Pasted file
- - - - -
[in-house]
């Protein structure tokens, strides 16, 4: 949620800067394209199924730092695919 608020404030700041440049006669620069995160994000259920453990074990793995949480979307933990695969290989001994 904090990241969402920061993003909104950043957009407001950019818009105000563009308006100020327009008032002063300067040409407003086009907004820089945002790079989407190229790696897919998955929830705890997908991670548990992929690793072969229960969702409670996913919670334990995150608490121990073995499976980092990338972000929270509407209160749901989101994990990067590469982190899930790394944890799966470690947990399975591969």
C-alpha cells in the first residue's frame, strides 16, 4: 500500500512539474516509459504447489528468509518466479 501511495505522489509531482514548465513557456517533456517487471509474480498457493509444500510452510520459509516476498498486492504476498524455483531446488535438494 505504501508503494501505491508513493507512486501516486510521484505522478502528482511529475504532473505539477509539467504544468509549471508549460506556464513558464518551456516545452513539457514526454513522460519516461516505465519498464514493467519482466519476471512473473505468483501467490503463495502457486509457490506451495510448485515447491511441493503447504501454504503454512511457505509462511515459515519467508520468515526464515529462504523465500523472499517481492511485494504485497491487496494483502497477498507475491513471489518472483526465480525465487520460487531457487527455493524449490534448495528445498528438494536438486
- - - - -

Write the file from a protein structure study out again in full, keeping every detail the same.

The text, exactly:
[in-house]
């Protein structure tokens, strides 16, 4: 949620800067394209199924730092695919 608020404030700041440049006669620069995160994000259920453990074990793995949480979307933990695969290989001994 904090990241969402920061993003909104950043957009407001950019818009105000563009308006100020327009008032002063300067040409407003086009907004820089945002790079989407190229790696897919998955929830705890997908991670548990992929690793072969229960969702409670996913919670334990995150608490121990073995499976980092990338972000929270509407209160749901989101994990990067590469982190899930790394944890799966470690947990399975591969």
C-alpha cells in the first residue's frame, strides 16, 4: 500500500512539474516509459504447489528468509518466479 501511495505522489509531482514548465513557456517533456517487471509474480498457493509444500510452510520459509516476498498486492504476498524455483531446488535438494 505504501508503494501505491508513493507512486501516486510521484505522478502528482511529475504532473505539477509539467504544468509549471508549460506556464513558464518551456516545452513539457514526454513522460519516461516505465519498464514493467519482466519476471512473473505468483501467490503463495502457486509457490506451495510448485515447491511441493503447504501454504503454512511457505509462511515459515519467508520468515526464515529462504523465500523472499517481492511485494504485497491487496494483502497477498507475491513471489518472483526465480525465487520460487531457487527455493524449490534448495528445498528438494536438486